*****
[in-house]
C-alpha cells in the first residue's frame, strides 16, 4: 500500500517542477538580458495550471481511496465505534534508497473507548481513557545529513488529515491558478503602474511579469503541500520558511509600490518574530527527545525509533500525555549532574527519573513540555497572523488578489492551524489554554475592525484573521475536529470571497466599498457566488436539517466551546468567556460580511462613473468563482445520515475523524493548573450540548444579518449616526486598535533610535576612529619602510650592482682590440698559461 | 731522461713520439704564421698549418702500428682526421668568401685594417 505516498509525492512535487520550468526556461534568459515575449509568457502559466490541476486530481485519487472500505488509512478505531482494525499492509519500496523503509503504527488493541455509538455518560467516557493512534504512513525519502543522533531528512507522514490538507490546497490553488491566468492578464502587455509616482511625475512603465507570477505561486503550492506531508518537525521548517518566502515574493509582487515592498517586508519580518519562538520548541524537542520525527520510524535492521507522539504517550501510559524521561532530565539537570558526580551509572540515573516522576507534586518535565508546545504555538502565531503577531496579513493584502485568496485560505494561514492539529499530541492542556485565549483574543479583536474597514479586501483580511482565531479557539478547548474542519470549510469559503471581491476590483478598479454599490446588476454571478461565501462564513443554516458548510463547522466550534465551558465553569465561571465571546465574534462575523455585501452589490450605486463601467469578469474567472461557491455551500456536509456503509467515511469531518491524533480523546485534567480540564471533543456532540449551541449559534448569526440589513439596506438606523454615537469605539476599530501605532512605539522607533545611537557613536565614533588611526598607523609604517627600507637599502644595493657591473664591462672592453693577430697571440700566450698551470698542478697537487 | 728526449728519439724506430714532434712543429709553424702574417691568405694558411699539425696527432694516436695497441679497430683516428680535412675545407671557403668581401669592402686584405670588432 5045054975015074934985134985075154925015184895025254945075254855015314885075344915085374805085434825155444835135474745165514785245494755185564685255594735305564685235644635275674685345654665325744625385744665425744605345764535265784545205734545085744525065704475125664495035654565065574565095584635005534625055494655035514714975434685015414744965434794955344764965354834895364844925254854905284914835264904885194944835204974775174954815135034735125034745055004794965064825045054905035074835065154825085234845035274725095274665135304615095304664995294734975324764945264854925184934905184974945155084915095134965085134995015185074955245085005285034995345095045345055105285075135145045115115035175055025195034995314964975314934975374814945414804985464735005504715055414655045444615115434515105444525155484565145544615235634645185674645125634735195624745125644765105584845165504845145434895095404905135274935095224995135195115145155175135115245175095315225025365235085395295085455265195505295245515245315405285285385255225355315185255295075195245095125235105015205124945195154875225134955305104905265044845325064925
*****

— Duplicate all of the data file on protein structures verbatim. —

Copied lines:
[in-house]
C-alpha cells in the first residue's frame, strides 16, 4: 500500500517542477538580458495550471481511496465505534534508497473507548481513557545529513488529515491558478503602474511579469503541500520558511509600490518574530527527545525509533500525555549532574527519573513540555497572523488578489492551524489554554475592525484573521475536529470571497466599498457566488436539517466551546468567556460580511462613473468563482445520515475523524493548573450540548444579518449616526486598535533610535576612529619602510650592482682590440698559461 | 731522461713520439704564421698549418702500428682526421668568401685594417 505516498509525492512535487520550468526556461534568459515575449509568457502559466490541476486530481485519487472500505488509512478505531482494525499492509519500496523503509503504527488493541455509538455518560467516557493512534504512513525519502543522533531528512507522514490538507490546497490553488491566468492578464502587455509616482511625475512603465507570477505561486503550492506531508518537525521548517518566502515574493509582487515592498517586508519580518519562538520548541524537542520525527520510524535492521507522539504517550501510559524521561532530565539537570558526580551509572540515573516522576507534586518535565508546545504555538502565531503577531496579513493584502485568496485560505494561514492539529499530541492542556485565549483574543479583536474597514479586501483580511482565531479557539478547548474542519470549510469559503471581491476590483478598479454599490446588476454571478461565501462564513443554516458548510463547522466550534465551558465553569465561571465571546465574534462575523455585501452589490450605486463601467469578469474567472461557491455551500456536509456503509467515511469531518491524533480523546485534567480540564471533543456532540449551541449559534448569526440589513439596506438606523454615537469605539476599530501605532512605539522607533545611537557613536565614533588611526598607523609604517627600507637599502644595493657591473664591462672592453693577430697571440700566450698551470698542478697537487 | 728526449728519439724506430714532434712543429709553424702574417691568405694558411699539425696527432694516436695497441679497430683516428680535412675545407671557403668581401669592402686584405670588432 5045054975015074934985134985075154925015184895025254945075254855015314885075344915085374805085434825155444835135474745165514785245494755185564685255594735305564685235644635275674685345654665325744625385744665425744605345764535265784545205734545085744525065704475125664495035654565065574565095584635005534625055494655035514714975434685015414744965434794955344764965354834895364844925254854905284914835264904885194944835204974775174954815135034735125034745055004794965064825045054905035074835065154825085234845035274725095274665135304615095304664995294734975324764945264854925184934905184974945155084915095134965085134995015185074955245085005285034995345095045345055105285075135145045115115035175055025195034995314964975314934975374814945414804985464735005504715055414655045444615115434515105444525155484565145544615235634645185674645125634735195624745125644765105584845165504845145434895095404905135274935095224995135195115145155175135115245175095315225025365235085395295085455265195505295245515245315405285285385255225355315185255295075195245095125235105015205124945195154875225134955305104905265044845325064925